People v Rumola
2006 NY Slip Op 06019 [31 AD3d 1059]
July 27, 2006
Appellate Division, Third Department
Published by New York State Law Reporting Bureau pursuant to Judiciary Law § 431.
As corrected through Wednesday, September 20, 2006

The People of the State of New York, Respondent, v Ashley L. Rumola, Appellant.


Cardona, P.J. Appeal from a judgment of the County Court of Broome County (Smith, J.), rendered February 17, 2005, convicting defendant following a nonjury trial of the crime of robbery in the second degree.

After smoking crack during the nighttime hours, defendant, her boyfriend and her cousin traveled in the early morning of October 18, 2003 to a convenience store in the City of Binghamton, Broome County, where they encountered the victim and made arrangements to purchase more narcotics. Later, after completing the transaction, a struggle ensued between the victim and defendant's boyfriend and defendant is alleged to have used that opportunity to take $500 in cash from the victim's pocket.

Following a nonjury trial on an indictment alleging robbery in the second degree, defendant was convicted as charged. She was later sentenced to 3½ years in prison and now appeals, claiming that the verdict was unsupported by the weight of the evidence and that she was not afforded the effective assistance of trial counsel.

We affirm. Defendant's statement to police revealed that she and her companions discussed robbing the victim at least twice during the night and defendant expressed optimism that they "could probably pull it off." In the statement, as well as during her testimony at trial, [*2]defendant also acknowledged that she assisted in restraining the victim. Although defendant claimed at trial that her cousin removed the money from the victim's pocket, testimony by the victim and the cousin indicated that it was defendant who took the money as her boyfriend held the victim in a choke hold or headlock. According due deference to County Court's resolution of the credibility questions apparent in the trial testimony (see People v Raymo, 19 AD3d 727, 728 [2005], lv denied 5 NY3d 793 [2005]; People v Nickel, 14 AD3d 869, 871 [2005], lv denied 4 NY3d 834 [2005]), we conclude that the weight of the evidence supported the court's determination that defendant forcibly stole property with the assistance of her boyfriend (see Penal Law § 160.10 [1]; People v Harris 19 AD3d 871, 873 [2005], lv denied 5 NY3d 806 [2005]; People v Cyrus, 18 AD3d 1020, 1021 [2005], lv denied 5 NY3d 827 [2005]; compare People v Coleman, 5 AD3d 956, 957-958 [2004], lvs denied 3 NY3d 638 [2004]).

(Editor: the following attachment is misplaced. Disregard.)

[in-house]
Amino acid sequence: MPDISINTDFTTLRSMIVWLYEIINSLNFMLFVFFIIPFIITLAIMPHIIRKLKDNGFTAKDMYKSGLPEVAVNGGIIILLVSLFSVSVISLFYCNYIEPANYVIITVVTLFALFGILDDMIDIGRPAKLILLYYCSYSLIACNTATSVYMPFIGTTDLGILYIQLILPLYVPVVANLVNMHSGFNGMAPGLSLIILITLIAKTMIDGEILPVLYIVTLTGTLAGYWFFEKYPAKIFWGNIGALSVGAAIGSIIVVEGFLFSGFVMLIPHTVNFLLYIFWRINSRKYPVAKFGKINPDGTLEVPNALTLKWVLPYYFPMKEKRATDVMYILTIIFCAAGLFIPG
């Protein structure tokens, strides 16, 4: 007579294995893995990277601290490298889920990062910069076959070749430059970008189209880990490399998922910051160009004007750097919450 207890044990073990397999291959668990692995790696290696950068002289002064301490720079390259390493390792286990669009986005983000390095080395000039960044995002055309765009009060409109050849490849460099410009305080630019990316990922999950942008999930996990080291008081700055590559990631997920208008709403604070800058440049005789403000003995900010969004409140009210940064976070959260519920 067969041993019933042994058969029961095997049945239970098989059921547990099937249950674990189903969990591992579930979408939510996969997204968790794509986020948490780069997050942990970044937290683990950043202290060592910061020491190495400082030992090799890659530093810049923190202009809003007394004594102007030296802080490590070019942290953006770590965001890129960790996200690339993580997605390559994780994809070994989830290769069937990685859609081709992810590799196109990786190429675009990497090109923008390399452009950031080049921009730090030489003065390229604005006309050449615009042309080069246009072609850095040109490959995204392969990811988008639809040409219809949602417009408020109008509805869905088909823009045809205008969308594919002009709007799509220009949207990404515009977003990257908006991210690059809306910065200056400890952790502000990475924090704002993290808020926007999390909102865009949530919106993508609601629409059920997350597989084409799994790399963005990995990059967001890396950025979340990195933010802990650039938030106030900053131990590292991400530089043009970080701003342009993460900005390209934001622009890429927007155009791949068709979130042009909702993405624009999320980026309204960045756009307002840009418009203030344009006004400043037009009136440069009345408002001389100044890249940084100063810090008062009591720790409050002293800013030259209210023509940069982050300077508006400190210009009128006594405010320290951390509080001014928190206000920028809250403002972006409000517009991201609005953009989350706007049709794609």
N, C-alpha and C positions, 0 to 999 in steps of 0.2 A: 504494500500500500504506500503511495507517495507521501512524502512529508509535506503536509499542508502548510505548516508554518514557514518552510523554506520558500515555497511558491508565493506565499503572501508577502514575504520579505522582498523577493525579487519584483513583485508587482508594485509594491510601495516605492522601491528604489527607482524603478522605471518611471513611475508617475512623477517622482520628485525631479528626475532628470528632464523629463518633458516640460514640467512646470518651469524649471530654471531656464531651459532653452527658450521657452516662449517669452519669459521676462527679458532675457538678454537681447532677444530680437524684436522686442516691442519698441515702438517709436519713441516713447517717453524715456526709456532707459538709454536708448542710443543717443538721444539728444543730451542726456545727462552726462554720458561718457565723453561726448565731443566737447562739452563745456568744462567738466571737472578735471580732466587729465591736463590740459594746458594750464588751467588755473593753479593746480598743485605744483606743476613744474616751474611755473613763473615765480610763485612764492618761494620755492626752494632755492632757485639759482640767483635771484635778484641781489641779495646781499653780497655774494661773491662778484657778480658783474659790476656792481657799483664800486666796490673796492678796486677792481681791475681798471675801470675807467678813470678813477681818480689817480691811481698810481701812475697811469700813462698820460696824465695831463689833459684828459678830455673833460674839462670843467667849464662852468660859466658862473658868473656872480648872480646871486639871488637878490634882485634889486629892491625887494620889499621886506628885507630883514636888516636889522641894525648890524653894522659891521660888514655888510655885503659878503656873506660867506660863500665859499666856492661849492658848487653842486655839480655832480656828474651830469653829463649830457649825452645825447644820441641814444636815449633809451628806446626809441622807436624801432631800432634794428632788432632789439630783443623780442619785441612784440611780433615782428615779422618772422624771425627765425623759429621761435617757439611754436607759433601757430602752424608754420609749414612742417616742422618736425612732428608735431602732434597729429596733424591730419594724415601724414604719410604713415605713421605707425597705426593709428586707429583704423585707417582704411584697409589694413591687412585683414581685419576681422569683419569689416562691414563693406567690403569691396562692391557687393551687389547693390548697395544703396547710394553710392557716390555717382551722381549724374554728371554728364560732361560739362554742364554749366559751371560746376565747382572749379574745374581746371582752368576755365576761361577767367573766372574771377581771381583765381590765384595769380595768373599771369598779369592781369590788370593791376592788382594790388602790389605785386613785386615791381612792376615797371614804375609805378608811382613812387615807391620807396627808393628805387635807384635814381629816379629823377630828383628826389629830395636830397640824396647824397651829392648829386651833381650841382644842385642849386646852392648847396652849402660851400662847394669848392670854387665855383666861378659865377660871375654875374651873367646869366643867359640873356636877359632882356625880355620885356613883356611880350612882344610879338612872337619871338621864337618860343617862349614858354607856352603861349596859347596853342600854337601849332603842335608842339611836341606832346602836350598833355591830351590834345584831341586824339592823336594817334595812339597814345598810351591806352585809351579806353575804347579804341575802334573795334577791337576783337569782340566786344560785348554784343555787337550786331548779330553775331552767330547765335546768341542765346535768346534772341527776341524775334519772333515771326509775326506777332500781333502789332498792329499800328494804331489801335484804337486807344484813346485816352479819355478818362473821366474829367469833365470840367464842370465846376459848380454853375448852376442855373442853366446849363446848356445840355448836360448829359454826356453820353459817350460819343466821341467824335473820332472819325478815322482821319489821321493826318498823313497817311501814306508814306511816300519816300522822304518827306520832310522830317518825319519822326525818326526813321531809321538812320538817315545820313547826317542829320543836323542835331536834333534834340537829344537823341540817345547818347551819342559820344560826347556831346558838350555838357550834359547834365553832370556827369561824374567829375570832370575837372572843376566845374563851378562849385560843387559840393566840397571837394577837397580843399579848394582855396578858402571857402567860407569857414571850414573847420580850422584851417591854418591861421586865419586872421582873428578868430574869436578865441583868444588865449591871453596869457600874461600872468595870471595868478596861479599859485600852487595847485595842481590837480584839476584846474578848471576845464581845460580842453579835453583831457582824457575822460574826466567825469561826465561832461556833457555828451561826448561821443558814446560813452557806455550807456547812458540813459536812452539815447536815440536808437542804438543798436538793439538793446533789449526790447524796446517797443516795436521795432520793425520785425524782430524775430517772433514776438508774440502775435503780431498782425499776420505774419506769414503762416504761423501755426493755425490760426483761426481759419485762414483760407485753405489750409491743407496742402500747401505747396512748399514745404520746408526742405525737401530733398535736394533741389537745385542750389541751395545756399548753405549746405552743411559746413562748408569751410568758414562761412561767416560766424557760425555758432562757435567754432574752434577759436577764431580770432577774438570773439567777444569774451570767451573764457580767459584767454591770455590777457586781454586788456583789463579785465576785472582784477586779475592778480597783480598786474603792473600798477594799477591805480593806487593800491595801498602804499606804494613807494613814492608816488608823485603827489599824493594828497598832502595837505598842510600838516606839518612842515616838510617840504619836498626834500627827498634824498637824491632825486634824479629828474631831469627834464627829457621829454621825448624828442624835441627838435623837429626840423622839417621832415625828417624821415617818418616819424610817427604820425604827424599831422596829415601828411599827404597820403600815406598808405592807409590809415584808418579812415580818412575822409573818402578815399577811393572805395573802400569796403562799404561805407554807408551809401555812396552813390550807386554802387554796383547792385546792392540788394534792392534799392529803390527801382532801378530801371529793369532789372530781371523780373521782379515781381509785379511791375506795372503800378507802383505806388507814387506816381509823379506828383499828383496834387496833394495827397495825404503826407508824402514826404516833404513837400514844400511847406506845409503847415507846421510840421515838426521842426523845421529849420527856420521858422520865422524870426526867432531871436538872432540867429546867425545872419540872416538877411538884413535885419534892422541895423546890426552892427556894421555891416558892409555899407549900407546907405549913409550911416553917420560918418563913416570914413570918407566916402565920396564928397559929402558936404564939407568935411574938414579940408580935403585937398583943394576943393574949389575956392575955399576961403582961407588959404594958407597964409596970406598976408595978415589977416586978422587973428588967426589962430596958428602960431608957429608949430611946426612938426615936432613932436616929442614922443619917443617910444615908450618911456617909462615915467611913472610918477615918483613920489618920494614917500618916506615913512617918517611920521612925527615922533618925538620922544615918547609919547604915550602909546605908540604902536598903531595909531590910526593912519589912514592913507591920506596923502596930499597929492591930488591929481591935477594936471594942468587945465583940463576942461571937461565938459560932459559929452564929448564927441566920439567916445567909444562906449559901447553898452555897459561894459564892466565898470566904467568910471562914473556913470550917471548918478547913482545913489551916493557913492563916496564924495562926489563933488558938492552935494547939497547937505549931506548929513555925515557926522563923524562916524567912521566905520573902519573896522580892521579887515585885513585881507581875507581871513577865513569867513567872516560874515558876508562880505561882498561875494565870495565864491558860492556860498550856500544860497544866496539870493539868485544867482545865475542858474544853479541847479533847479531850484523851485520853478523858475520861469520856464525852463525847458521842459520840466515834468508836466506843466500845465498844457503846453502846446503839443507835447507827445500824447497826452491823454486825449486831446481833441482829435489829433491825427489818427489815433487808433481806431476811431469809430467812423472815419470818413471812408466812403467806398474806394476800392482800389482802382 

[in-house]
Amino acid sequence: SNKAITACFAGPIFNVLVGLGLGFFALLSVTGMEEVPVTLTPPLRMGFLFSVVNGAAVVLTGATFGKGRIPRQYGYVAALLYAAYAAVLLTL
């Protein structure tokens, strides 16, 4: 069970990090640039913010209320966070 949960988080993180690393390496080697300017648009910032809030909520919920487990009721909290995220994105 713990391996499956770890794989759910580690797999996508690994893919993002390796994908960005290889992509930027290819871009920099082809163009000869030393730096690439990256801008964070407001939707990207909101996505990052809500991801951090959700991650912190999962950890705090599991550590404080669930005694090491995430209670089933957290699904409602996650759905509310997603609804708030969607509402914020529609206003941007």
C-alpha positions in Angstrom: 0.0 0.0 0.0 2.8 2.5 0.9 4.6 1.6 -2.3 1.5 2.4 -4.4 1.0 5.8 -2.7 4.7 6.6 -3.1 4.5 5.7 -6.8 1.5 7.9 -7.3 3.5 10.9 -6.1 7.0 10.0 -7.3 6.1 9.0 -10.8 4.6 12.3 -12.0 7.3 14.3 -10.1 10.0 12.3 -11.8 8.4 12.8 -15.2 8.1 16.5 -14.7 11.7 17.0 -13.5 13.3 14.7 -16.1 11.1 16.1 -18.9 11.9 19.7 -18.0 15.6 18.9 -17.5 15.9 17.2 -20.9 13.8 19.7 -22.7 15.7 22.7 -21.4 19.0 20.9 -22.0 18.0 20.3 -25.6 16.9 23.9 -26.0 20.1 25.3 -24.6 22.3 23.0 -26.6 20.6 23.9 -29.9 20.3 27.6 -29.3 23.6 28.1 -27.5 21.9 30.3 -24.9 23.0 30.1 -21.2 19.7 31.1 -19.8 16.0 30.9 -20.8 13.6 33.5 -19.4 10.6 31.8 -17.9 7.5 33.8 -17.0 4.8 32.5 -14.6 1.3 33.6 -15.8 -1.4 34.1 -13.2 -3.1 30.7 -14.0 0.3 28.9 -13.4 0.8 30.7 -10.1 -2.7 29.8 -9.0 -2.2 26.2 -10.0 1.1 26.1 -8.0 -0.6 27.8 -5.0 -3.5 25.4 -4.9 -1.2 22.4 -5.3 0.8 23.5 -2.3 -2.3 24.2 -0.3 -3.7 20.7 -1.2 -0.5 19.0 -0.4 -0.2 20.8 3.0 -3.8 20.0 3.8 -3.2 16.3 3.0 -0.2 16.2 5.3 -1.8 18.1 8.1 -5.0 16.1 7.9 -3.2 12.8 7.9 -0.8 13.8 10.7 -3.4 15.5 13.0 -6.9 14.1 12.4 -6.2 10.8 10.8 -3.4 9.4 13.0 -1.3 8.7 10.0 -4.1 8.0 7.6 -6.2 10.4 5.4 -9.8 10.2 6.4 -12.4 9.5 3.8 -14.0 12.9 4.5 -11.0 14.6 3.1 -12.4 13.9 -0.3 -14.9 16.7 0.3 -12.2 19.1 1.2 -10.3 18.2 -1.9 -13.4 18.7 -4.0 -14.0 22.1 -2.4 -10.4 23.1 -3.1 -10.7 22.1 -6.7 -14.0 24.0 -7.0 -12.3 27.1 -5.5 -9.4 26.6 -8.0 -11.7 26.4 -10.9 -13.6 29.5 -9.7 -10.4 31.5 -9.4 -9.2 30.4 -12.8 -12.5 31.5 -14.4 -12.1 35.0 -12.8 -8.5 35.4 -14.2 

We also conclude that defendant was afforded the effective assistance of trial counsel. Initially, inasmuch as defendant's statement to the police contained information favorable to the defense, counsel's concession as to voluntariness was a legitimate trial strategy which we will not question with the benefit of hindsight (see People v Gross, 21 AD3d 1224, 1225 [2005]; see generally People v Baldi, 54 NY2d 137, 146-147 [1981]). Likewise, counsel cannot be faulted for permitting defendant to waive a trial by jury (see People v Boateng, 246 AD2d 749, 750 [1998], lv denied 91 NY2d 970 [1998]). Notably, County Court sufficiently ascertained that defendant understood the implications of conceding the voluntariness of her statement, and engaged in a thoroughly informative colloquy with defendant concerning the waiver of her jury trial rights. Accordingly, in light of counsel's pretrial motion practice, vigorous cross-examination of the People's witnesses and presentation of a cogent trial strategy, we cannot conclude that defendant was deprived of meaningful representation (see generally People v Henry, 95 NY2d 563, 565-566 [2000]).

Mercure, Peters, Spain and Carpinello, JJ., concur. Ordered that the judgment is affirmed.